Good Nudge!

Thanks and a tip of the barefoot hat to my friend Jason A., who, in his comment to yesterday’s post, nudged me towards doing hill repeats today, rather than my usual LSD run.

It’s a been a good long while since I’ve done a hill repeat session. Though I like them when I’m doing them, I tend to shy away from the work involved in deliberately running up and down hills, just for the sake of getting stronger. I’m a lazy runner, and am almost always content to run long, slow distances rather than train hard. I’ve only recently made my peace with running actual races, and then only by means employing a kind of mental subterfuge (arguing that I’m really only doing them because of their entertainment value).

But I digress. Hill repeats are good for runners, because they make us stronger. Stronger physically, and stronger mentally. Jason reminded me of that in his comment yesterday, but, being the gentleman that he is, kindly refrained from noting that I would be a stronger, more competent, and perhaps faster runner if I were take up hill repeats again.

So, today, I did the hill repeat thing.

My neighbourhood not being known for its hilly terrain, I use a small highway overpass nearby when the urge to run hills seizes me. So, shortly after mid-day today, I ran a 3.5K warmup, at a brisk pace, to the overpass, and then ran six hills of about half a kilometer and a 6% grade each, at the same brisk pace. The goal, according to those who set the guidelines for this sort of thing, is that, at the top of each hill, one’s breath should be laboured and one’s legs should feel heavy. Well, laboured and heavy were definitely there, and, by the time I finished the set of six, I felt well and truly knackered. But in a nice way, if you know what I mean.

Having done the deed, I then ran my 3.5K cooldown, at a decidedly relaxed pace. Arrived home, drank some Hammer HEED, had a shower, and realized that I felt good. Good to have done the hills, good to have mixed up my run schedule a bit, and good that perhaps I’m heading towards the “strong runner” thing.

And I have to admit that, for all my recent crowing about my “unstructured” approach to training, I really am in the process of training for the Dundas Cactus 10K on August 21. It just took Jason’s gentle nudge to make me realize it. ๐Ÿ™‚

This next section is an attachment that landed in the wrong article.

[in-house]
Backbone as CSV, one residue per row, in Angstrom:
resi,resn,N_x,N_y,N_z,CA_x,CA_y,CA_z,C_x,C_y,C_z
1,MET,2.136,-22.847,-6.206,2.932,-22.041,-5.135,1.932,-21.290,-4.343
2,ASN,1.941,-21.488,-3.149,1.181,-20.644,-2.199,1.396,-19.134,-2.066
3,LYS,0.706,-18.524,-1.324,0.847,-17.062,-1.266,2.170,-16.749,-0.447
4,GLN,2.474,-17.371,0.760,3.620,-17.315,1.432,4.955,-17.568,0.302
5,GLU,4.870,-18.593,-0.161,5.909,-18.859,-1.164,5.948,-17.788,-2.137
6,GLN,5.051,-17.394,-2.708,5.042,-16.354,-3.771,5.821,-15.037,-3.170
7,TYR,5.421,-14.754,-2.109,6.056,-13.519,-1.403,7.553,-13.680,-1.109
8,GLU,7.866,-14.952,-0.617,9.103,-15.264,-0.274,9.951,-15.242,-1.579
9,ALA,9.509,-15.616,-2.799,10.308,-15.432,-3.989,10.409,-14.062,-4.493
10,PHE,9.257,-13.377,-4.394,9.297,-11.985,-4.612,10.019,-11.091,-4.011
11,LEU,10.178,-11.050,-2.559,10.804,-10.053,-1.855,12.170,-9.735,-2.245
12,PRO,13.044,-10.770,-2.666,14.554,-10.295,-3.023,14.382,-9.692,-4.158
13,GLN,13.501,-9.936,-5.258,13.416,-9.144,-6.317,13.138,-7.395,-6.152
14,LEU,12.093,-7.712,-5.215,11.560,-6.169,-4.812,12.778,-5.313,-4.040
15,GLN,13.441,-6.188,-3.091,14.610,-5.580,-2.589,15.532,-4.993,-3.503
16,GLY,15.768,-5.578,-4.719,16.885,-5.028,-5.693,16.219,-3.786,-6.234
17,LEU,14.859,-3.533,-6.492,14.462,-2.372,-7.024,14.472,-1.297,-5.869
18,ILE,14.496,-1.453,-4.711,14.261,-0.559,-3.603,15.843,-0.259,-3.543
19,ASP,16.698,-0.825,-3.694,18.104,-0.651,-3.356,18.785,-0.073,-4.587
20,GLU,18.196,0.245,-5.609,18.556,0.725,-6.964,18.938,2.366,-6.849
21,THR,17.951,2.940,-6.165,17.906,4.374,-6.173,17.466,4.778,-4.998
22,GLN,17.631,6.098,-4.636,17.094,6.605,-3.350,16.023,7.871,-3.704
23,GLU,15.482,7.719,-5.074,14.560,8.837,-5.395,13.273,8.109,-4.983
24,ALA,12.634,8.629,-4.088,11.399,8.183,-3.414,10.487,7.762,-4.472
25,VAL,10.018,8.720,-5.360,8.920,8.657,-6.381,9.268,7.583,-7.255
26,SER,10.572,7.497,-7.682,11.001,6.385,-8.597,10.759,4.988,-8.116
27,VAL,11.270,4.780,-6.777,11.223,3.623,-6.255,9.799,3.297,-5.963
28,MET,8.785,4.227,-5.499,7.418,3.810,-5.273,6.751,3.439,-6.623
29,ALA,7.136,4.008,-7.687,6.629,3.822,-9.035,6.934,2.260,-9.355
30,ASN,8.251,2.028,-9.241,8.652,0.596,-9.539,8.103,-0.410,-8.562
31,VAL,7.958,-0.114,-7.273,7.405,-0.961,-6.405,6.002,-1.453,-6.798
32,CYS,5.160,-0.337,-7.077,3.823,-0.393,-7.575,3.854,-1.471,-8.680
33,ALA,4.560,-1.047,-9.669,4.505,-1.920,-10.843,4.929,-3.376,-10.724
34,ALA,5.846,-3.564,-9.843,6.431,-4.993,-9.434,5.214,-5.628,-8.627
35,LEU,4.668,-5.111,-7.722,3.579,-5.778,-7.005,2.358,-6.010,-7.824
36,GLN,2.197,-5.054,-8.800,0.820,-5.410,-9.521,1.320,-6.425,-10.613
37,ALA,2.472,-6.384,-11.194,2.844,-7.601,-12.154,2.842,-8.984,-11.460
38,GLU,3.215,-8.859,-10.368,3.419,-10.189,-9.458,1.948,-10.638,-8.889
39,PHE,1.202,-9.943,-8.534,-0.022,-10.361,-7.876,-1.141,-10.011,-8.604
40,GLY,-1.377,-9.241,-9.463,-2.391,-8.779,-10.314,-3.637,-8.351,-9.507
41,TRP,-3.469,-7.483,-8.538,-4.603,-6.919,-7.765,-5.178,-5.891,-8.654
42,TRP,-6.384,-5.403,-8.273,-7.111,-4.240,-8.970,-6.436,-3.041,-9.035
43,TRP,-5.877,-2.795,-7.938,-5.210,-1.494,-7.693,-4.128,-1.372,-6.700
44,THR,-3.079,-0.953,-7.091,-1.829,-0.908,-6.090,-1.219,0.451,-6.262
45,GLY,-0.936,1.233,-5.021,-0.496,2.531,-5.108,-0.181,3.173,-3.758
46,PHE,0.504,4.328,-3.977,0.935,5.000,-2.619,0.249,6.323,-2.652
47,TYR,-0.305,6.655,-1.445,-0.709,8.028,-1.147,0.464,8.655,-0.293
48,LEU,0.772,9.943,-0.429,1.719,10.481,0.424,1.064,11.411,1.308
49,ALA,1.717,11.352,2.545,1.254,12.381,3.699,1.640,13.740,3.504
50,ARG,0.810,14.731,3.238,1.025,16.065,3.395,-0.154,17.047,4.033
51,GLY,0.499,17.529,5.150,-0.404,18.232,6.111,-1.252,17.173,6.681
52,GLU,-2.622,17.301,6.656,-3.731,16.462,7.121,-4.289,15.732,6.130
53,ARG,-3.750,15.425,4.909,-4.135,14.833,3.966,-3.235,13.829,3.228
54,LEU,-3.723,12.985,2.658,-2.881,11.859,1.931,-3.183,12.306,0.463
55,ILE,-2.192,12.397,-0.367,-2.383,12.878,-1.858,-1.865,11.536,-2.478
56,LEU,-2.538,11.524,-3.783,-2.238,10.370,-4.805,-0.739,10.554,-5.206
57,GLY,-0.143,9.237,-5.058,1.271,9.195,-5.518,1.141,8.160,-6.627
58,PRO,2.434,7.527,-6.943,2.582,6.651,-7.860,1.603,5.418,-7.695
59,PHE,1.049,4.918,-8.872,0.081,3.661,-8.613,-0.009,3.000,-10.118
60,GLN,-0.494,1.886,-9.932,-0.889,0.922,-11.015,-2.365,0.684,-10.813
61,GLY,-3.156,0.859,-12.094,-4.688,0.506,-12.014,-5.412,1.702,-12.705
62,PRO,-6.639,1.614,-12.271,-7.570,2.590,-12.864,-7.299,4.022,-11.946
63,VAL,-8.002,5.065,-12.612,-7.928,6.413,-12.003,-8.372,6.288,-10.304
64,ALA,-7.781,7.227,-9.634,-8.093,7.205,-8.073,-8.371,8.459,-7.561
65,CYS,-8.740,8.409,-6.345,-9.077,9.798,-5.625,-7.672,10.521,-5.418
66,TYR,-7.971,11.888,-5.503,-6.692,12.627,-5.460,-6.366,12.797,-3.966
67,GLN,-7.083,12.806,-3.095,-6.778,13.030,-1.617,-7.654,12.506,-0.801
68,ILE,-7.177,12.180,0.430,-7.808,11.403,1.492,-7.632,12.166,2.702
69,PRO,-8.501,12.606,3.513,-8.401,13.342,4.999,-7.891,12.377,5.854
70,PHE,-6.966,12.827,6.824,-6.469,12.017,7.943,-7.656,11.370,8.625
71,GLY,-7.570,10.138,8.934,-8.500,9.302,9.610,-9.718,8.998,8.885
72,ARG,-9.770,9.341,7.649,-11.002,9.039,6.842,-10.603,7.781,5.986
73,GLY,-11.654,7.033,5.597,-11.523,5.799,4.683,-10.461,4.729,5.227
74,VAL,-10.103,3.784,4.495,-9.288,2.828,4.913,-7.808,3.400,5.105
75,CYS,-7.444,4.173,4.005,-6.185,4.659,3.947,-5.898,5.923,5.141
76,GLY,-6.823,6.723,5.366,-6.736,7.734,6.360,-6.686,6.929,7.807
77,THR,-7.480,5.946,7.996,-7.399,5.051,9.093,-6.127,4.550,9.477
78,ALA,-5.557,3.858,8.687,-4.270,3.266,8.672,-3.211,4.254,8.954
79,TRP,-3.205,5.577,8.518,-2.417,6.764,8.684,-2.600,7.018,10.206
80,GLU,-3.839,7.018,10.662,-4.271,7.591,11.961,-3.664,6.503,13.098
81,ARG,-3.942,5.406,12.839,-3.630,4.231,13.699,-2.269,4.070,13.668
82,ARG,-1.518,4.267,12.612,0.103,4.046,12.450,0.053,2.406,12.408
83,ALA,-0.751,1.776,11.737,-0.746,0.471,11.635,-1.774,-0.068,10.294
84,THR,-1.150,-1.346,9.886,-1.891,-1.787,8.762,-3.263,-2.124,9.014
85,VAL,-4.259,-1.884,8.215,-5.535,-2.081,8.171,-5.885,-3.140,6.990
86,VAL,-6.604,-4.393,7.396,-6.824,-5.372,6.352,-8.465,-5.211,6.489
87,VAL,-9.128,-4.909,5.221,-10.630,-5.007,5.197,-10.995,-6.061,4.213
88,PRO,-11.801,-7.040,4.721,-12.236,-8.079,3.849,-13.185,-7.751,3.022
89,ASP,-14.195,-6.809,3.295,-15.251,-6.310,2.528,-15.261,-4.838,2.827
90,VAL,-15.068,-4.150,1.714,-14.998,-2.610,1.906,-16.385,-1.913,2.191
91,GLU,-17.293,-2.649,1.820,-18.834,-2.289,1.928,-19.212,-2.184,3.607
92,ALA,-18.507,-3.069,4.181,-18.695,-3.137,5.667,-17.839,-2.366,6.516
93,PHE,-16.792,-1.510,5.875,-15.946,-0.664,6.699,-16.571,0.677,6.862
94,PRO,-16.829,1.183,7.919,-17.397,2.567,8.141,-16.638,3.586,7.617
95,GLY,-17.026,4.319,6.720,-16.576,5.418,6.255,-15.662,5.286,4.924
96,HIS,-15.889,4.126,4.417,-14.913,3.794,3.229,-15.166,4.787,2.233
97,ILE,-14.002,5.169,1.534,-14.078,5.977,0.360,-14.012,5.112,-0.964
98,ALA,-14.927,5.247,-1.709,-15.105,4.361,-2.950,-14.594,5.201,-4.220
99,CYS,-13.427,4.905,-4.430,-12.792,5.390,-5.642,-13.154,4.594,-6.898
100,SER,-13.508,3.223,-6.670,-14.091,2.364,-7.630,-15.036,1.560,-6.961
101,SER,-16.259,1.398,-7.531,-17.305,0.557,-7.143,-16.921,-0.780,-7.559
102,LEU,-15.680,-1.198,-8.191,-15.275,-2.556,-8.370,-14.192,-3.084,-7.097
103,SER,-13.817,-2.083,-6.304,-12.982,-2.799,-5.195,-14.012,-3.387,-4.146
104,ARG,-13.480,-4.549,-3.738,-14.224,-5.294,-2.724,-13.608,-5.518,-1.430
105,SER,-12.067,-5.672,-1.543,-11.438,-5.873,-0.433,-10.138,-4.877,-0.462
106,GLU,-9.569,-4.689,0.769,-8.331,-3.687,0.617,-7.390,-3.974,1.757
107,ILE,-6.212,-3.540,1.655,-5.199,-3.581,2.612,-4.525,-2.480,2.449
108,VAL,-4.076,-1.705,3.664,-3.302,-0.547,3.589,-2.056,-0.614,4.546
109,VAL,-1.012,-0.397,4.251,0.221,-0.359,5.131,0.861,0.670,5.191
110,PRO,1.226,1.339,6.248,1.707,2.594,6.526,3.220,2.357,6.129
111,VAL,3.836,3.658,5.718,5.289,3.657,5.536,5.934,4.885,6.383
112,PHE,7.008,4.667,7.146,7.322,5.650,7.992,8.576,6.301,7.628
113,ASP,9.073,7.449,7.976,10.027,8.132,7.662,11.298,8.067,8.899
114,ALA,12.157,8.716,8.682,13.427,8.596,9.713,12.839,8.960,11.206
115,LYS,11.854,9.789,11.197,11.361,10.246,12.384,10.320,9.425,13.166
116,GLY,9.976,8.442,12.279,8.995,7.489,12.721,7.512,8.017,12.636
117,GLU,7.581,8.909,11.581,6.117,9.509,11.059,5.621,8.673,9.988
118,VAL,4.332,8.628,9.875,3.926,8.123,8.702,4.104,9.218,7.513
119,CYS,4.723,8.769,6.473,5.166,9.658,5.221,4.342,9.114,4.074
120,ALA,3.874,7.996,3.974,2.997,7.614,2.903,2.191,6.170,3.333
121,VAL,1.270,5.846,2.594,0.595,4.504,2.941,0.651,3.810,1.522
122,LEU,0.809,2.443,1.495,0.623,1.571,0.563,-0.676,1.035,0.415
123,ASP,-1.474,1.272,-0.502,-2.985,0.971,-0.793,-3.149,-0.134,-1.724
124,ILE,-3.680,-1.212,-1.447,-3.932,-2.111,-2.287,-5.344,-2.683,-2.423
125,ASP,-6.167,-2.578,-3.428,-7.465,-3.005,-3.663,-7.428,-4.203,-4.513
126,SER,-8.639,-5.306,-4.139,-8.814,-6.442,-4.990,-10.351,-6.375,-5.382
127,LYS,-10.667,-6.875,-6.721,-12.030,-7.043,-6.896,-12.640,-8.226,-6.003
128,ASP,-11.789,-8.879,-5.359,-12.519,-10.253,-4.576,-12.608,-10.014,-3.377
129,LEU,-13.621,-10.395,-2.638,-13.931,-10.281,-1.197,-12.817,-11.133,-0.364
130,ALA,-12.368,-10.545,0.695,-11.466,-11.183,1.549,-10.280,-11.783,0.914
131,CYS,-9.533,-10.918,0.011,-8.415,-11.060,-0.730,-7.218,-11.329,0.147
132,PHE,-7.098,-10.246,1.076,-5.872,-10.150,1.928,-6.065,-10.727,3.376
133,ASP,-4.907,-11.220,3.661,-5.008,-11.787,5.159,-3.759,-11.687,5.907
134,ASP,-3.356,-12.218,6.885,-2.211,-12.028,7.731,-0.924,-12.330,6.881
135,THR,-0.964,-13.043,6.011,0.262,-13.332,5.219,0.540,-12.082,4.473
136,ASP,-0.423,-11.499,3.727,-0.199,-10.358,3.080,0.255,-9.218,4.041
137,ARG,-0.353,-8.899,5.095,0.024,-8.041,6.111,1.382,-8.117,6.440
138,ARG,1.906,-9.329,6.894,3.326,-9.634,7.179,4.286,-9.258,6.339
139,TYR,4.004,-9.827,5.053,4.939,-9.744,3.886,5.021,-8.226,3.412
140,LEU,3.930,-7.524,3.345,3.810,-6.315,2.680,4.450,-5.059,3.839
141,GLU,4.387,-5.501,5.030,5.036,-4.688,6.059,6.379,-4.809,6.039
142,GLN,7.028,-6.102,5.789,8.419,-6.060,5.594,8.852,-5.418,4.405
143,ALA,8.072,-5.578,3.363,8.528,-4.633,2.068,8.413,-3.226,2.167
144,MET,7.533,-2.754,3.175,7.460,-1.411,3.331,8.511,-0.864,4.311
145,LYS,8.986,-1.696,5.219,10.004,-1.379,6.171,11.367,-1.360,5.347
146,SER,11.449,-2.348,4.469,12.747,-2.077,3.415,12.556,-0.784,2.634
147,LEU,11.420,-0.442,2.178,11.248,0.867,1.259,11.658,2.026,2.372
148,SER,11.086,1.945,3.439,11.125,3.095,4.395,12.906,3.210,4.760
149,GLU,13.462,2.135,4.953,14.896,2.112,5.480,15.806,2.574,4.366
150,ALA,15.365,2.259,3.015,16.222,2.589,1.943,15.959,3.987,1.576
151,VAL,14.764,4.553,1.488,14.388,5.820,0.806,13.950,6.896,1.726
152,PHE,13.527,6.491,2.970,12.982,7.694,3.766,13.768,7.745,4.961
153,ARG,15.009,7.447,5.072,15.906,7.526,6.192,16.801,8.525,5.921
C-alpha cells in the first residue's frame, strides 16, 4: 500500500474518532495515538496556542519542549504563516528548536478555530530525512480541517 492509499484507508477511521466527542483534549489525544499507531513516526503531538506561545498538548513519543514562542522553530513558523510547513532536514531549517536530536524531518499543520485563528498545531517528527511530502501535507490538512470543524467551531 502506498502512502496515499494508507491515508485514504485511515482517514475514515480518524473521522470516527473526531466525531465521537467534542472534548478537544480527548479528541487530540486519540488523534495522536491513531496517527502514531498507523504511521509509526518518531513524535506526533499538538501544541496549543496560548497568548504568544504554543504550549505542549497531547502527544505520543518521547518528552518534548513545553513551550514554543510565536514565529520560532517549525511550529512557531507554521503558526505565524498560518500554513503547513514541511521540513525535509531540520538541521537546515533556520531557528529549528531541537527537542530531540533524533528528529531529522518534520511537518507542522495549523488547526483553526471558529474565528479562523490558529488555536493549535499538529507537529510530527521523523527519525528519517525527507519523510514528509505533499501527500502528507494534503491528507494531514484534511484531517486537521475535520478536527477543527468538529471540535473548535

1. Great post, Alan. I’ve been meaning to comment and applaud you for your decision to start mixing it up since the ‘Joy of Short Runs’ post. I’m a pretty lazy person who has never really cared for routine so, for me, making my running programme as varied as possible has been important. I’ve been actively seeking out local hills ever since a seasoned runner and good friend of mine told me to start adding hill work for exactly the reasons you describe. ‘Get a few hill reps in’, said he, ‘and watch your fitness shoot up’. That’s definitely true from an uphill perspective, but I’m also finding that dealing with the downhill is an interesting exercise in form adjustment and improvement.

    1. Thanks, Ape! You’ve strengthened my resolve to work a little harder at my running. “Watch your fitness shoot up” was all I needed to hear. ๐Ÿ™‚

      1. I’m certainly considering doing the Sarasota Half. The weather here in mid-March can be nasty, and it would nice to feel some heat.

      1. Oh, totally… it’s one of the runner hot spots in town. I just haven’t gotten over there yet. It’s part of the Sarasota Half Marathon, in fact.

  2. Great post, Alan. Sounds similar in effect to my speed work on the beach last Sunday… something different, exciting and new (come aboard… we’re expecting youuuu… oops, sorry)

    1. With all due respect, running on a beach in Florida is a little different than running over a suburban highway overpass. But I take your point. ๐Ÿ™‚

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